But honestly, it was the most incredible fireworks display I had ever seen in my life. It normally officially goes on between 11-11:35pm and there is always a special theme but the the different displays are all magical to watch. This year's theme is "Paris welcomes the world". Old classic French music, modern ballads, orchestral pieces, movie soundtrack pieces, music from all around the world etc are meticulously paired with fireworks being shot into the sky sprinkling down to Paris in tiny millions of little pieces of glittery magic with each burst of music.
My Love for Paris tip: Make sure you clear enough room off your smartphone so you can take a thousand pictures and also a hundred or so videos.
Another My Love for paris tip: Brace yourself for the exit - you'll find yourself in a sea of people all simultaneously trying to leave Champs de Mars at the same time. Take your time, slow down and don't even bother trying to "get out of there really fast" - nobody actually ever does so just go with the flow.
3. Les Bals de Pompiers - "The Firemen's Balls"
NOW THIS is a really cool event (and mostly among locals because it's not as well known among tourists so if you're looking for an authentic event, this is it!). We went last year along with some friends to her local fire station in the 18th and I had such a ... ball...! Haha couldn't help it ;)
So anyway, what is the Firemen's Ball exactly? It's a community event held every year on at least the 13th of July, if not the 14th of July as well, in most arrondissements in Paris (obviously not all fire stations participate because they need to still you know be on duty in case there is a fire or something).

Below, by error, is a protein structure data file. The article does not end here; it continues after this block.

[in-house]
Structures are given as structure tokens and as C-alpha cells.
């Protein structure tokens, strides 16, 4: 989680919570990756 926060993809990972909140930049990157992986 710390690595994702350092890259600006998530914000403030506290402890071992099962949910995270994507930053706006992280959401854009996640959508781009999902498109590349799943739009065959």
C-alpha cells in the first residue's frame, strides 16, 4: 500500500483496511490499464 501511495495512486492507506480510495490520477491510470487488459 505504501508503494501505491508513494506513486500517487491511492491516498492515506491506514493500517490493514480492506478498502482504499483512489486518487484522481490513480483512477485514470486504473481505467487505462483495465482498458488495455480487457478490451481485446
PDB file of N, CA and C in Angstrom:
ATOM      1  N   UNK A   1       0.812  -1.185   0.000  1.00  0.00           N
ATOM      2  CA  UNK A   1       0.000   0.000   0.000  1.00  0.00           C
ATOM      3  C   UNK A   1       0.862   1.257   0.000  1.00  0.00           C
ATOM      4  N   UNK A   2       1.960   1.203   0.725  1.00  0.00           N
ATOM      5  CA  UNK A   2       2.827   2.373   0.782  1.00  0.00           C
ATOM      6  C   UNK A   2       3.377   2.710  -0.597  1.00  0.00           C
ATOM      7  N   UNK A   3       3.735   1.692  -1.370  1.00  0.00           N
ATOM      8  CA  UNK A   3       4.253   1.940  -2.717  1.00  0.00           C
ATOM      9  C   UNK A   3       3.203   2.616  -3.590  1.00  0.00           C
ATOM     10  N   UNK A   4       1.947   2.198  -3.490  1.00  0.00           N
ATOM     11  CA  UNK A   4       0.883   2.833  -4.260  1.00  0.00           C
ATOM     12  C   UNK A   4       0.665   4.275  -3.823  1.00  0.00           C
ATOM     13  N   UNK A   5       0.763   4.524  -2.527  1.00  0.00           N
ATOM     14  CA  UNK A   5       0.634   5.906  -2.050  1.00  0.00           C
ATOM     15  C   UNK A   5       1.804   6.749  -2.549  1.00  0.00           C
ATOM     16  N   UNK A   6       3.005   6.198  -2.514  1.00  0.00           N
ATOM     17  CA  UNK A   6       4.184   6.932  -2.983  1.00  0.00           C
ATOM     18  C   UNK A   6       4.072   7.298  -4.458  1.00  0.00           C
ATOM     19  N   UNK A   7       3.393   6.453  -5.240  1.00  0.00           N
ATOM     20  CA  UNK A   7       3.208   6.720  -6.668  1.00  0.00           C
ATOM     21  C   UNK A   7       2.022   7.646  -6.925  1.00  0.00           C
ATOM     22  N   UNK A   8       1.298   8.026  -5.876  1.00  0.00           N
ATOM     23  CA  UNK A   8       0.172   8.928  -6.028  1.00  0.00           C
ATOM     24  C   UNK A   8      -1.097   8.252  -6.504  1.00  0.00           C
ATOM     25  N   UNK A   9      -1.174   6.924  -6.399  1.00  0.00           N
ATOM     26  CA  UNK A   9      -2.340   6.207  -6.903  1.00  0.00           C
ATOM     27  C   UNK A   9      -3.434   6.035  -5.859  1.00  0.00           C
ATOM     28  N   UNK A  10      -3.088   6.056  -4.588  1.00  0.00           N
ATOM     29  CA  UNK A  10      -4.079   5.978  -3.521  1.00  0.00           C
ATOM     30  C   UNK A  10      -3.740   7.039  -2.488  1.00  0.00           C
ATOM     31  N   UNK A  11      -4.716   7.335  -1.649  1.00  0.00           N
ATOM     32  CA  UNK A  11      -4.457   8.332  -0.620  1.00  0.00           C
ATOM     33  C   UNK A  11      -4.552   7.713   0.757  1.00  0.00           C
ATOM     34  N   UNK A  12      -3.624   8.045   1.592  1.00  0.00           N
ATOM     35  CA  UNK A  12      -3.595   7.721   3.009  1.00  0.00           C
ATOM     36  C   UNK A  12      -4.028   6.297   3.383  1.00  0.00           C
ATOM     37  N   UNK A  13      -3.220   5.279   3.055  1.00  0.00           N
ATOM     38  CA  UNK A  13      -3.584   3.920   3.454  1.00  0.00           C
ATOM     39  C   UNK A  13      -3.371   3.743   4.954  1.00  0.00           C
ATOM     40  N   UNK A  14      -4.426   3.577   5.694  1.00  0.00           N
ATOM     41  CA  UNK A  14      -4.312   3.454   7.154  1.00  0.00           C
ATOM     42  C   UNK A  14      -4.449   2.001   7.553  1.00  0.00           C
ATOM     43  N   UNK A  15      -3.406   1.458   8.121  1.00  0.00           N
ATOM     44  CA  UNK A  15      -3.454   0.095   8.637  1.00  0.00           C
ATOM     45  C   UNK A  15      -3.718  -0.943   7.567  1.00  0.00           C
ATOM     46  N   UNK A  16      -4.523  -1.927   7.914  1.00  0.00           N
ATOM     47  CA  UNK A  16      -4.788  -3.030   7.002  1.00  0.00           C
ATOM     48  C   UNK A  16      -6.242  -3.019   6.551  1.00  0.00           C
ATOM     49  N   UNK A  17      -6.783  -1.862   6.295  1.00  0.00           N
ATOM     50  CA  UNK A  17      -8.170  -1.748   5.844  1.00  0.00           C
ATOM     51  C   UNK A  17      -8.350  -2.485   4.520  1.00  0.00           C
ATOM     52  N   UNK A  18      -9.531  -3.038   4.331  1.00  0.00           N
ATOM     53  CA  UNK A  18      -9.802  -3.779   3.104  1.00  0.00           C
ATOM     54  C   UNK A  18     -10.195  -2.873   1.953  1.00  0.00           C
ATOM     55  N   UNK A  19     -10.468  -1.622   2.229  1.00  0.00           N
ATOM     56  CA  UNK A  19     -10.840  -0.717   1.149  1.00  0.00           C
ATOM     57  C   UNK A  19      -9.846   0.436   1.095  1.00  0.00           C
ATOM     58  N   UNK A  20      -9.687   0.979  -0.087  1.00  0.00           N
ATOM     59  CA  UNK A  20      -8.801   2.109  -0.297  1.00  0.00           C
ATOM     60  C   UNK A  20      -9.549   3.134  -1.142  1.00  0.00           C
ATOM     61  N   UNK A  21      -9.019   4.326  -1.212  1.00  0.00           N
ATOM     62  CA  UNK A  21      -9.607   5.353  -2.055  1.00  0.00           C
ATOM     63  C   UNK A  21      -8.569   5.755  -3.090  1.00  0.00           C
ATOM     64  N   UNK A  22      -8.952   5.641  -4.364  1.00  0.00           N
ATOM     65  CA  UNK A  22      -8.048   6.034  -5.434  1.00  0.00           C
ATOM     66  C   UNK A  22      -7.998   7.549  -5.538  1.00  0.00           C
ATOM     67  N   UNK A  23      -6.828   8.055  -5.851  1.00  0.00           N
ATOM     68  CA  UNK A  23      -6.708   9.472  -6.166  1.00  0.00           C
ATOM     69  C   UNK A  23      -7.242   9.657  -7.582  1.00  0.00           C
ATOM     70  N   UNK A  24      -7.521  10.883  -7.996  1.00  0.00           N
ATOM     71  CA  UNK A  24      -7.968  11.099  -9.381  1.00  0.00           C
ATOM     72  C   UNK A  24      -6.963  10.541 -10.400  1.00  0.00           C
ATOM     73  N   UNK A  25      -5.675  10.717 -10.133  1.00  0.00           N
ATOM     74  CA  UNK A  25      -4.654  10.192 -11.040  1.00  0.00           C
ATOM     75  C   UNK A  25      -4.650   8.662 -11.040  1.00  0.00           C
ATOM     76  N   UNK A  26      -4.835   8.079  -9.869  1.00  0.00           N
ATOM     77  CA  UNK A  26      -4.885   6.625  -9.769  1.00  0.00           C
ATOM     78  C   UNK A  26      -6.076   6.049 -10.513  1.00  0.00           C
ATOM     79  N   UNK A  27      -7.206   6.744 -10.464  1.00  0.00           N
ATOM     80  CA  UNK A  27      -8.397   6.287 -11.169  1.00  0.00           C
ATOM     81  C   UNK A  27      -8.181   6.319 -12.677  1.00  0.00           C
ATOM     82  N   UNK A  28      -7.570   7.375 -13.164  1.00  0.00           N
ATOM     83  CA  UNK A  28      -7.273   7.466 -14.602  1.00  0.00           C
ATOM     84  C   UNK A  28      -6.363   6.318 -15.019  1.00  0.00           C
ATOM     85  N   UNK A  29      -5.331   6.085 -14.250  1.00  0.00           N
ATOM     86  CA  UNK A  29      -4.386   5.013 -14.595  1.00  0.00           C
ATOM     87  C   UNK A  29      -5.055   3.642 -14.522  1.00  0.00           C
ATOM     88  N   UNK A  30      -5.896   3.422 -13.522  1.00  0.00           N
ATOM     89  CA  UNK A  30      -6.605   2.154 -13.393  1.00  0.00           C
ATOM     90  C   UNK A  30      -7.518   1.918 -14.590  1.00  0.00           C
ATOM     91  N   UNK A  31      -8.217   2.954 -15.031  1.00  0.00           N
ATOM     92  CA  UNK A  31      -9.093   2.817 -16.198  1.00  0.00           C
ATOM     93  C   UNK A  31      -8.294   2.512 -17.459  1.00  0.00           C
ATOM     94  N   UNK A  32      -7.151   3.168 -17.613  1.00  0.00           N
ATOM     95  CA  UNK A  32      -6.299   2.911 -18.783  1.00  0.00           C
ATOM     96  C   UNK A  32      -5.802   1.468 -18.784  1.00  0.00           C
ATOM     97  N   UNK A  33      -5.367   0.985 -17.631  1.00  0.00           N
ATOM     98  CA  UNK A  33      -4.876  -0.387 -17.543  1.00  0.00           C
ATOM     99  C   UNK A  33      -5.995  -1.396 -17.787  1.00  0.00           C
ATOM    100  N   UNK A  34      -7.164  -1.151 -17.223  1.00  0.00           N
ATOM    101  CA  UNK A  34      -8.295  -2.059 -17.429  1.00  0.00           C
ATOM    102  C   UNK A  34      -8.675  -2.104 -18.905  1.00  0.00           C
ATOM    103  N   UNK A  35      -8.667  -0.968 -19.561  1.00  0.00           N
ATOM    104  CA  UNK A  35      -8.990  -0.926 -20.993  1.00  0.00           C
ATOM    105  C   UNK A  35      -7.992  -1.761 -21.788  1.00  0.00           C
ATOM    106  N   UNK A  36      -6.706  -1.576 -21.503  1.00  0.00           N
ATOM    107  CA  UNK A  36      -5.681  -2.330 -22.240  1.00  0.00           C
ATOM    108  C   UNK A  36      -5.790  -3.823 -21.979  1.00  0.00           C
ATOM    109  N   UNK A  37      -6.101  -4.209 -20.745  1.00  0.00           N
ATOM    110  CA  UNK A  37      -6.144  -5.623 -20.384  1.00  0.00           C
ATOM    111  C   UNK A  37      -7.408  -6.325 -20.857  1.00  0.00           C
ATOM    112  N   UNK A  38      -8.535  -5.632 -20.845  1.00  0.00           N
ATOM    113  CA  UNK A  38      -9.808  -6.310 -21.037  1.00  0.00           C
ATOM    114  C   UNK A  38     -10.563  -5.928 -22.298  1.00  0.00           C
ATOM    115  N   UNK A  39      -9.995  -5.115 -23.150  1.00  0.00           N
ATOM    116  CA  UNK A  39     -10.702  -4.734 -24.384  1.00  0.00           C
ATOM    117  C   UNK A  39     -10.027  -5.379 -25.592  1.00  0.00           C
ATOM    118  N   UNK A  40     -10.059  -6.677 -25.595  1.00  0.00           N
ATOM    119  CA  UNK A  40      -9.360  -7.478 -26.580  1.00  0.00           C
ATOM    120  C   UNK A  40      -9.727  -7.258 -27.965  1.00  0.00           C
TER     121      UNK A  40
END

Every year, local fire stations (les casernes) in the Paris open their doors and locals stream in to participate in one of the coolest Parisian events. It's not meant to be chic or uptight or anything. Instead it's meant to be a massive local community fun outdoor block party in a FIRE STATION that goes until 4am in the morning with champagne, beer, soft drinks (at super reasonable prices), nibbles, live bands, dancing, singing, and of course - lots and lots of firemen in uniform (and firewomen as well!). The fire fighters of Paris will be serving drinks, taking photos with random people, dancing and joining in with the crowds as everyone lets their hair down.
Doors open at 9pm and you'll see people hovering around fire stations like it's a Pokemon Go gym but instead of looking down at their phones to battle their Pokemon, they're looking down at their phones texting "where are you? I'm in front".
Entry is technically for free but you might be asked to give a small donation (whatever you wish) into a barrel on your way in as a contribution.
Lines start getting REALLY long around midnight so make sure you come earlier (but not too early because there won't be that many people in the fire station at 9pm). Same goes for the toilets as well throughout the night, so just keep that in mind!
Different arrondissements have different themes with different music. Some are very much neighbourhood orientated, some are more family-friendly, others attract a younger crowd and others have a more drunken outdoor party feel as the night wears on.
Here's a list of all the "casernes" i.e. fire stations you can visit this year starting from Wednesday night 13th. By the way, all participating fire stations are open on the 13th as it makes better sense to go to the ones on the 13th because then you can go home at 4am and sleep in on the public holiday on the 14th but then that means you'll miss the parades. Having said that if you go on the 14th after the fireworks you'll have that buzz of everyone having already being out and going onto the after party until 4am IN A FIRE STATION! Just make sure you've checked which fire stations are open on the 14th and also keep in mind if you'll be fit to get to work the morning of the 15th haha.
arrondissement (13th and 14th July) - Caserne SEVIGNE (11° Cie) / 07-09, rue de Sévigné 75004